The Indian Army has been able to develop an infrastructure that has the capacity to accommodate a huge number of troops now. These habitats are located in the Ladakh sector and other areas along the Line of Actual Control (LAC).
This development has come to light due to the engagement of the Indian Army in a military stand-off with the Chinese army for almost more than a year now.
Ladakh experiences a harsh winter where the temperatures can go as low as minus 45 degrees. Therefore, these newly built habitats would allow the troops of the Indian Army to function more efficiently during such climatic conditions as well.
5 years plan completed in 12 months by the Indian Army
This new infrastructure plan was set for the next 5 years but due to the military stand-off with China, the Indian Army completed the work in just 12 months. Following this, the number of troops that can be accommodated in the Ladakh sector alone would be more than double the number of troops deployed there.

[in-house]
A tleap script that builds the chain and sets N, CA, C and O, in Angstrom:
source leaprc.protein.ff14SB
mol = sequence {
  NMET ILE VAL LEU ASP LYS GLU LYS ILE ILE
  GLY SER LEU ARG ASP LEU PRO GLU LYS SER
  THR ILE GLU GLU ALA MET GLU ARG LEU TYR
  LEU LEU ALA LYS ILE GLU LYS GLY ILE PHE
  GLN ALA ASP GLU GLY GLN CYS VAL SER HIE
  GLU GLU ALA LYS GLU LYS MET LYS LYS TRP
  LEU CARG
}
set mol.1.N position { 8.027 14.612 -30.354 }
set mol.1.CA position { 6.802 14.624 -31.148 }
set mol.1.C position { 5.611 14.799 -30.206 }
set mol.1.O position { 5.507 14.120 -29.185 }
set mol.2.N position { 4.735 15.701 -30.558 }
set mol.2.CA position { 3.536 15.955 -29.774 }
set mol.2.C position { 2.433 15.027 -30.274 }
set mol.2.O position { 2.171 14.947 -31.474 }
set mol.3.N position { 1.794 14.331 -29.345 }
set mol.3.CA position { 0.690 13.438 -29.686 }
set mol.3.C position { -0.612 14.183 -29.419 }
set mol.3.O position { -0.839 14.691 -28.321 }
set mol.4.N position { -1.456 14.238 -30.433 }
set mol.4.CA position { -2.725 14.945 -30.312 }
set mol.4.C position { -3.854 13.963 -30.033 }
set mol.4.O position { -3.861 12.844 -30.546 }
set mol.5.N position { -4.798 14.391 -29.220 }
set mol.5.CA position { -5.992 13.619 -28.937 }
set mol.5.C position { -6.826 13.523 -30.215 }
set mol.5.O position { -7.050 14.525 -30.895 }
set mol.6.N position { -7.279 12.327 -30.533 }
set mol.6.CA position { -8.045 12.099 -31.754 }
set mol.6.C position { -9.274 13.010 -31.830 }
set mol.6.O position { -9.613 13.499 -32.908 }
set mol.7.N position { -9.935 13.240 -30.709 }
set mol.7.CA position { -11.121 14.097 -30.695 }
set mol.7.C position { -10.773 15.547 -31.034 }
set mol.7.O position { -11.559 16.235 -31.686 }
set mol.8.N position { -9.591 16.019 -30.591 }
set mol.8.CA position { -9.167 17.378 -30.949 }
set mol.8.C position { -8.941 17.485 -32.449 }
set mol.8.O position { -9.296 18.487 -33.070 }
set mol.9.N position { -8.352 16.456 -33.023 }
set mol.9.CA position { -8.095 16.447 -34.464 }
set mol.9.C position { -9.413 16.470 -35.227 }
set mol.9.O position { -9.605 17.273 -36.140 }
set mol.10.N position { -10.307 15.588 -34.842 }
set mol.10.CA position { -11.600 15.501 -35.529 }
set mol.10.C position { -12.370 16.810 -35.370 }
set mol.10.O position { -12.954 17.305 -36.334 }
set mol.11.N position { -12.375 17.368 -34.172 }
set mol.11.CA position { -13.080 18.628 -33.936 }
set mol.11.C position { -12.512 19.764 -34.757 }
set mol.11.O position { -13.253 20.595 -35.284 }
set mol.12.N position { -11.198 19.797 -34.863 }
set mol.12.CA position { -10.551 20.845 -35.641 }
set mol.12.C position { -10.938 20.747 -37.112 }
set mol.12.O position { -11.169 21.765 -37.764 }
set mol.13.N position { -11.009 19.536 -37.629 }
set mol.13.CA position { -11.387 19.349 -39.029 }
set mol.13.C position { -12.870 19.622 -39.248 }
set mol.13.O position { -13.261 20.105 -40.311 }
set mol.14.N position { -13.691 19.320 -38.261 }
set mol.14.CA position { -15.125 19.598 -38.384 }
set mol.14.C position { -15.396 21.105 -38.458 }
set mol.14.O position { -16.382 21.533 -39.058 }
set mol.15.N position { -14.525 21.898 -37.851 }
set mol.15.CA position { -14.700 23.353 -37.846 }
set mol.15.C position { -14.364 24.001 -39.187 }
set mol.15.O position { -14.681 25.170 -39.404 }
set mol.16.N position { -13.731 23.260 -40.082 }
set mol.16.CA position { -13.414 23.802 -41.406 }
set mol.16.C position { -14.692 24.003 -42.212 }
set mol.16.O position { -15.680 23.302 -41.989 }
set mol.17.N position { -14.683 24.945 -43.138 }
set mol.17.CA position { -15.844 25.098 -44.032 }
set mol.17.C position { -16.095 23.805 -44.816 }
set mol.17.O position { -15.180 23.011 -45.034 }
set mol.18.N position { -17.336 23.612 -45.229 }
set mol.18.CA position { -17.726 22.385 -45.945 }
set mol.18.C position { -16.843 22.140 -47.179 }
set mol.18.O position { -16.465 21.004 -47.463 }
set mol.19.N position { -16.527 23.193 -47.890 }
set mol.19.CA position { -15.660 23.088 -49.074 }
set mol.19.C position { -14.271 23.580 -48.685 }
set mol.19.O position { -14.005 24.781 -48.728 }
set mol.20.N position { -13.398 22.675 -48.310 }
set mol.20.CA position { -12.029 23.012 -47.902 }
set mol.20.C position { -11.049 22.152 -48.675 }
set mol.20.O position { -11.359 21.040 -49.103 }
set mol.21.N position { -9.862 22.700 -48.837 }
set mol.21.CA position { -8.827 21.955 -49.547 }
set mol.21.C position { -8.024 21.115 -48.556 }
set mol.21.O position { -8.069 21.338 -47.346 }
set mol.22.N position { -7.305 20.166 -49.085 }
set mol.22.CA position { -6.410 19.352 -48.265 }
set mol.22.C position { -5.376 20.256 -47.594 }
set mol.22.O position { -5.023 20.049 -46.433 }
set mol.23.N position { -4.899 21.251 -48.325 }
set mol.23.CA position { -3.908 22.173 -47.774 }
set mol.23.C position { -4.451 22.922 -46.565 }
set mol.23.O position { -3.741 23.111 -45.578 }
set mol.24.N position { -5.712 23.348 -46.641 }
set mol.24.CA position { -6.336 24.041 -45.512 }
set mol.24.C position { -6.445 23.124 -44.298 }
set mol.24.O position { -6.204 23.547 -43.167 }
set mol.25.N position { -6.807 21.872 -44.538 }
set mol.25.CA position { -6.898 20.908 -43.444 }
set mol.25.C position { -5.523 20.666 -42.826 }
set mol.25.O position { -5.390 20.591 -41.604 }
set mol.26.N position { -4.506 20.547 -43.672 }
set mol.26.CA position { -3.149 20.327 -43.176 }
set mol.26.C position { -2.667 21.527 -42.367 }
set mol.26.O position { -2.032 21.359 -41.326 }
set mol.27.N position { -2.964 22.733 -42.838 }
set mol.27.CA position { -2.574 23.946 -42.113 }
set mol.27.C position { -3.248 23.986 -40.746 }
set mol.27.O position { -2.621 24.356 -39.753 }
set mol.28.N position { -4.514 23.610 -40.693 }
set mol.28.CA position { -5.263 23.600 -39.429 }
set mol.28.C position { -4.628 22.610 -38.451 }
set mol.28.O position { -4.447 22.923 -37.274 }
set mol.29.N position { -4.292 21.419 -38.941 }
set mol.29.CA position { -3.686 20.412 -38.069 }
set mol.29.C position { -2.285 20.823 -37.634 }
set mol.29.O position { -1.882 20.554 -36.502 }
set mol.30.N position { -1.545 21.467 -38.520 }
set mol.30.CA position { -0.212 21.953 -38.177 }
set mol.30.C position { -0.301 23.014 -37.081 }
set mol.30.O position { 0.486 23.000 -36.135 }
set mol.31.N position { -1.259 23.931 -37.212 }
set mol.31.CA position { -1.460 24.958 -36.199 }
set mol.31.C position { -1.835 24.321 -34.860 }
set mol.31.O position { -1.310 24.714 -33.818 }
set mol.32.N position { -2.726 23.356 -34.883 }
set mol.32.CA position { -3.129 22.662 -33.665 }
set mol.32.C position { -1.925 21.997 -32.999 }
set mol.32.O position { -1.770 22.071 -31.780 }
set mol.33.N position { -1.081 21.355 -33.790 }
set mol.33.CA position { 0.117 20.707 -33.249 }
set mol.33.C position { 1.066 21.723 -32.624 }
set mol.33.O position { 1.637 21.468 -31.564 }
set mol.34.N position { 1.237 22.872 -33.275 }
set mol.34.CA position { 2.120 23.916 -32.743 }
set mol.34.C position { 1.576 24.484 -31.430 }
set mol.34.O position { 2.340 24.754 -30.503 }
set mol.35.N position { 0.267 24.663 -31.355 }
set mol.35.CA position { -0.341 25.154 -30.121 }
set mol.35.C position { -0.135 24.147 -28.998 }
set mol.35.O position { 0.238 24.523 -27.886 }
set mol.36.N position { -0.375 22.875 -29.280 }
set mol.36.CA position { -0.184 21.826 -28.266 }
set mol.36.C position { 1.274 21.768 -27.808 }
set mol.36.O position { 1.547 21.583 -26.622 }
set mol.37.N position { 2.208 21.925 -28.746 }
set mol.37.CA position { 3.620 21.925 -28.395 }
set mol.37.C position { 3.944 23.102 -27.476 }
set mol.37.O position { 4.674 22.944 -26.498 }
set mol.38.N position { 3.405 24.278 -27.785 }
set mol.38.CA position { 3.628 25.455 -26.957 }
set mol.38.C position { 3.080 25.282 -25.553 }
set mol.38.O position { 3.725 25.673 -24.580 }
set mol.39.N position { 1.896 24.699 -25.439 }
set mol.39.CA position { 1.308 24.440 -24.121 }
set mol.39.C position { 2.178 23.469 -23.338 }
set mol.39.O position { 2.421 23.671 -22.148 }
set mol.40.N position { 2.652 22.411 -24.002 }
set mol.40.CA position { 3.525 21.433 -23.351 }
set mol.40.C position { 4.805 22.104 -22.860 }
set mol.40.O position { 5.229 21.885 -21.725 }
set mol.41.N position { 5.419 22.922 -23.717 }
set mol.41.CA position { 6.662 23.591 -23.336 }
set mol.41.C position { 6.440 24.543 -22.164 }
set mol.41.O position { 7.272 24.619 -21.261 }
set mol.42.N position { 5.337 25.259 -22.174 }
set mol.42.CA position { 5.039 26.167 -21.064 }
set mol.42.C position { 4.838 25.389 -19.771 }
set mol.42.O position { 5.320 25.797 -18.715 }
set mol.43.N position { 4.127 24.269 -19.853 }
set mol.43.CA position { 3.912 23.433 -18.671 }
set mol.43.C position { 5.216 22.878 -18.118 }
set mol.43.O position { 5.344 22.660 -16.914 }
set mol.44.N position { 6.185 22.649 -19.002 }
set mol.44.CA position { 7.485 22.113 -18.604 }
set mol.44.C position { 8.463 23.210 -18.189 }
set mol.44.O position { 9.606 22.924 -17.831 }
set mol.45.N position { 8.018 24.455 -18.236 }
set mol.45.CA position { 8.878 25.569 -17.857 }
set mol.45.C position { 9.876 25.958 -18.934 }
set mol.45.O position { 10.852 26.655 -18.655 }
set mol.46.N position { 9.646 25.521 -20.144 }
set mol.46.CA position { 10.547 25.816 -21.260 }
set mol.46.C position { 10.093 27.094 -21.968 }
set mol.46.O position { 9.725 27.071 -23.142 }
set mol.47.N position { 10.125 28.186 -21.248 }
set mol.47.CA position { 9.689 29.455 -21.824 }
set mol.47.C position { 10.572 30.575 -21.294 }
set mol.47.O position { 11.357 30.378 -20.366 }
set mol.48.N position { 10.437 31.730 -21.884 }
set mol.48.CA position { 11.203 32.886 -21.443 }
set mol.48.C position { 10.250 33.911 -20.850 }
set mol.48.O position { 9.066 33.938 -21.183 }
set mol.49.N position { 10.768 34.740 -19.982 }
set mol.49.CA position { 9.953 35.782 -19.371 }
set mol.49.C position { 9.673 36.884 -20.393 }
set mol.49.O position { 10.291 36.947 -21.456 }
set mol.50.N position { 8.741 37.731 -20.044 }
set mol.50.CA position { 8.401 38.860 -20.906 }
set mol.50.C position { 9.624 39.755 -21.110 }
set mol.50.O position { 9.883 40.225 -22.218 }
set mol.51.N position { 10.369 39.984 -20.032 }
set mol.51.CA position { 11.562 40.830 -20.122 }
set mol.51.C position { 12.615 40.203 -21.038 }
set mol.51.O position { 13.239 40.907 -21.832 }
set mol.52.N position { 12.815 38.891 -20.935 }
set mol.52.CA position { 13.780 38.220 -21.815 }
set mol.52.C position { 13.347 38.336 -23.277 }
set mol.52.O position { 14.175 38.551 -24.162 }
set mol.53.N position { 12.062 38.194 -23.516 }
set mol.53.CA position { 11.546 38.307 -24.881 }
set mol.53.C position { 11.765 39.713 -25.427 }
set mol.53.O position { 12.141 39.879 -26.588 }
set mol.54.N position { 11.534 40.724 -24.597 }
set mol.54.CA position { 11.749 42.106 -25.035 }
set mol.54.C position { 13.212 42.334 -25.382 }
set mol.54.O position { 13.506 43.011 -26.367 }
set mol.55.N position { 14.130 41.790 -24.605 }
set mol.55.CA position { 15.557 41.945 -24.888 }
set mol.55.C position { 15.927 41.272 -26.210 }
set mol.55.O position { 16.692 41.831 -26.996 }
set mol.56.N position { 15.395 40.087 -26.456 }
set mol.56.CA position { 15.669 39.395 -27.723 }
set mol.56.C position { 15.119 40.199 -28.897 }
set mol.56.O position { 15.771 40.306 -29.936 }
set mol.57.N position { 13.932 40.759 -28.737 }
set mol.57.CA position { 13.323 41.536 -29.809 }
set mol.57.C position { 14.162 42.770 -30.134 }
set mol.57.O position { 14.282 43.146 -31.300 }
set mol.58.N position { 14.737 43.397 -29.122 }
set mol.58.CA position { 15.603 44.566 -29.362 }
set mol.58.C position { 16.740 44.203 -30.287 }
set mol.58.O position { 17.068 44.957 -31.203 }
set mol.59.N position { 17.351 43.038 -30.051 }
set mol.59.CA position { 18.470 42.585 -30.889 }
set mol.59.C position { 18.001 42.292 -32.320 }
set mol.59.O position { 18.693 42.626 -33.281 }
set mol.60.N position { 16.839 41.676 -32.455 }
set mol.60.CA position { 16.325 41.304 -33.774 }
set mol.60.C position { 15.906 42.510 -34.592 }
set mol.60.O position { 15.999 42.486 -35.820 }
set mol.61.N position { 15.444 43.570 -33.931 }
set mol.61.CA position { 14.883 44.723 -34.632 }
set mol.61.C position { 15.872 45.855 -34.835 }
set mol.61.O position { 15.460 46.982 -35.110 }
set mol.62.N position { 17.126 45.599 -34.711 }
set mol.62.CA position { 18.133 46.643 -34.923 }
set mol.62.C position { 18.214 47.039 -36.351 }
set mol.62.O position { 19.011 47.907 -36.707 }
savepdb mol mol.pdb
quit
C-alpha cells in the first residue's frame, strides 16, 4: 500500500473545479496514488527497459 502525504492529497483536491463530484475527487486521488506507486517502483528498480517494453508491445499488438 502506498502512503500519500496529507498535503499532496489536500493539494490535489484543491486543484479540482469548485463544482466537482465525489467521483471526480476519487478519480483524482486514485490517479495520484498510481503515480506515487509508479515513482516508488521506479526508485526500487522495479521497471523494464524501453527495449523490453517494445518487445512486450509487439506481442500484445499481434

Going by the estimates, both India and China have deployed more than 50,000 troops in the Eastern Ladakh sector opposite each other despite the limited disengagement in the Pangong lake sector by both sides earlier this year.
The Corps of Engineers of the Indian Army is continuously working all along the LAC to erect structures for the troops to operate there and accommodate additional forces if the need arises.
Road infrastructure in LAC underway:
India is working to develop the road infrastructure in all the sectors along the LAC and has speeded up work on the Nimu-Padam-Darcha axis. This will help the troops to move to Ladakh from other parts of the country round the year.
The defence ministry is will soon clear a proposal that will allow the BRO i.e. Border Roads Organisation to construct a 4.5 km-long tunnel for connectivity on the new road. The road connectivity to all the forward locations was also made available much before the due dates by the Army engineers.